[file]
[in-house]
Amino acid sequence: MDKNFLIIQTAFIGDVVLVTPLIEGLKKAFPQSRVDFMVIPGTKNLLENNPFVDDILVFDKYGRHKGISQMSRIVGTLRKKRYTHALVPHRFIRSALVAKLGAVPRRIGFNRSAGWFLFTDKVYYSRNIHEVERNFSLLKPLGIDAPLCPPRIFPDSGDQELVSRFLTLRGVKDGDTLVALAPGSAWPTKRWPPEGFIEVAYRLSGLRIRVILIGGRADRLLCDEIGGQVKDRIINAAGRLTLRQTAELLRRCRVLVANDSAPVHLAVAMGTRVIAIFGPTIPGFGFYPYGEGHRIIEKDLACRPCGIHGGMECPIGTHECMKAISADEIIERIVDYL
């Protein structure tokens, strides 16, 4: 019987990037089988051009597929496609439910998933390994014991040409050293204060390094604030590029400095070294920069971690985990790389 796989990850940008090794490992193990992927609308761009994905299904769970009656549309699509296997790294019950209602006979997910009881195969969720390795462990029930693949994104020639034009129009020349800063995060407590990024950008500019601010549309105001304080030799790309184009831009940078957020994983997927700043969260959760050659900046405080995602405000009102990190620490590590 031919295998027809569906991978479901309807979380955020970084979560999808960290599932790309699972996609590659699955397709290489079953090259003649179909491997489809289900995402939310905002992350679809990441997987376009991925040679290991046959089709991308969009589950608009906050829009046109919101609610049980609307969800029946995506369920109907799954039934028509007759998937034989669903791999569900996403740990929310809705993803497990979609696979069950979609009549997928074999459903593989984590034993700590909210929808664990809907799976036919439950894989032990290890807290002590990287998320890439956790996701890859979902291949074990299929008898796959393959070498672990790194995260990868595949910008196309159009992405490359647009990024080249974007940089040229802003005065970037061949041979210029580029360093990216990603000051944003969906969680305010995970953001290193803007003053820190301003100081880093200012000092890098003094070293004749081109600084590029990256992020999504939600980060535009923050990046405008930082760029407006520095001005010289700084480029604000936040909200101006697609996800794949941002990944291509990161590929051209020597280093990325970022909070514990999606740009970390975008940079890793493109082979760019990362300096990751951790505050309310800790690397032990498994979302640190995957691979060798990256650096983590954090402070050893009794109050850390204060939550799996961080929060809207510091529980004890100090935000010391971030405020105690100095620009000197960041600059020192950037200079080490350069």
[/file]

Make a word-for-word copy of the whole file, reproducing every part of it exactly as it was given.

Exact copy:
[in-house]
Amino acid sequence: MDKNFLIIQTAFIGDVVLVTPLIEGLKKAFPQSRVDFMVIPGTKNLLENNPFVDDILVFDKYGRHKGISQMSRIVGTLRKKRYTHALVPHRFIRSALVAKLGAVPRRIGFNRSAGWFLFTDKVYYSRNIHEVERNFSLLKPLGIDAPLCPPRIFPDSGDQELVSRFLTLRGVKDGDTLVALAPGSAWPTKRWPPEGFIEVAYRLSGLRIRVILIGGRADRLLCDEIGGQVKDRIINAAGRLTLRQTAELLRRCRVLVANDSAPVHLAVAMGTRVIAIFGPTIPGFGFYPYGEGHRIIEKDLACRPCGIHGGMECPIGTHECMKAISADEIIERIVDYL
């Protein structure tokens, strides 16, 4: 019987990037089988051009597929496609439910998933390994014991040409050293204060390094604030590029400095070294920069971690985990790389 796989990850940008090794490992193990992927609308761009994905299904769970009656549309699509296997790294019950209602006979997910009881195969969720390795462990029930693949994104020639034009129009020349800063995060407590990024950008500019601010549309105001304080030799790309184009831009940078957020994983997927700043969260959760050659900046405080995602405000009102990190620490590590 031919295998027809569906991978479901309807979380955020970084979560999808960290599932790309699972996609590659699955397709290489079953090259003649179909491997489809289900995402939310905002992350679809990441997987376009991925040679290991046959089709991308969009589950608009906050829009046109919101609610049980609307969800029946995506369920109907799954039934028509007759998937034989669903791999569900996403740990929310809705993803497990979609696979069950979609009549997928074999459903593989984590034993700590909210929808664990809907799976036919439950894989032990290890807290002590990287998320890439956790996701890859979902291949074990299929008898796959393959070498672990790194995260990868595949910008196309159009992405490359647009990024080249974007940089040229802003005065970037061949041979210029580029360093990216990603000051944003969906969680305010995970953001290193803007003053820190301003100081880093200012000092890098003094070293004749081109600084590029990256992020999504939600980060535009923050990046405008930082760029407006520095001005010289700084480029604000936040909200101006697609996800794949941002990944291509990161590929051209020597280093990325970022909070514990999606740009970390975008940079890793493109082979760019990362300096990751951790505050309310800790690397032990498994979302640190995957691979060798990256650096983590954090402070050893009794109050850390204060939550799996961080929060809207510091529980004890100090935000010391971030405020105690100095620009000197960041600059020192950037200079080490350069």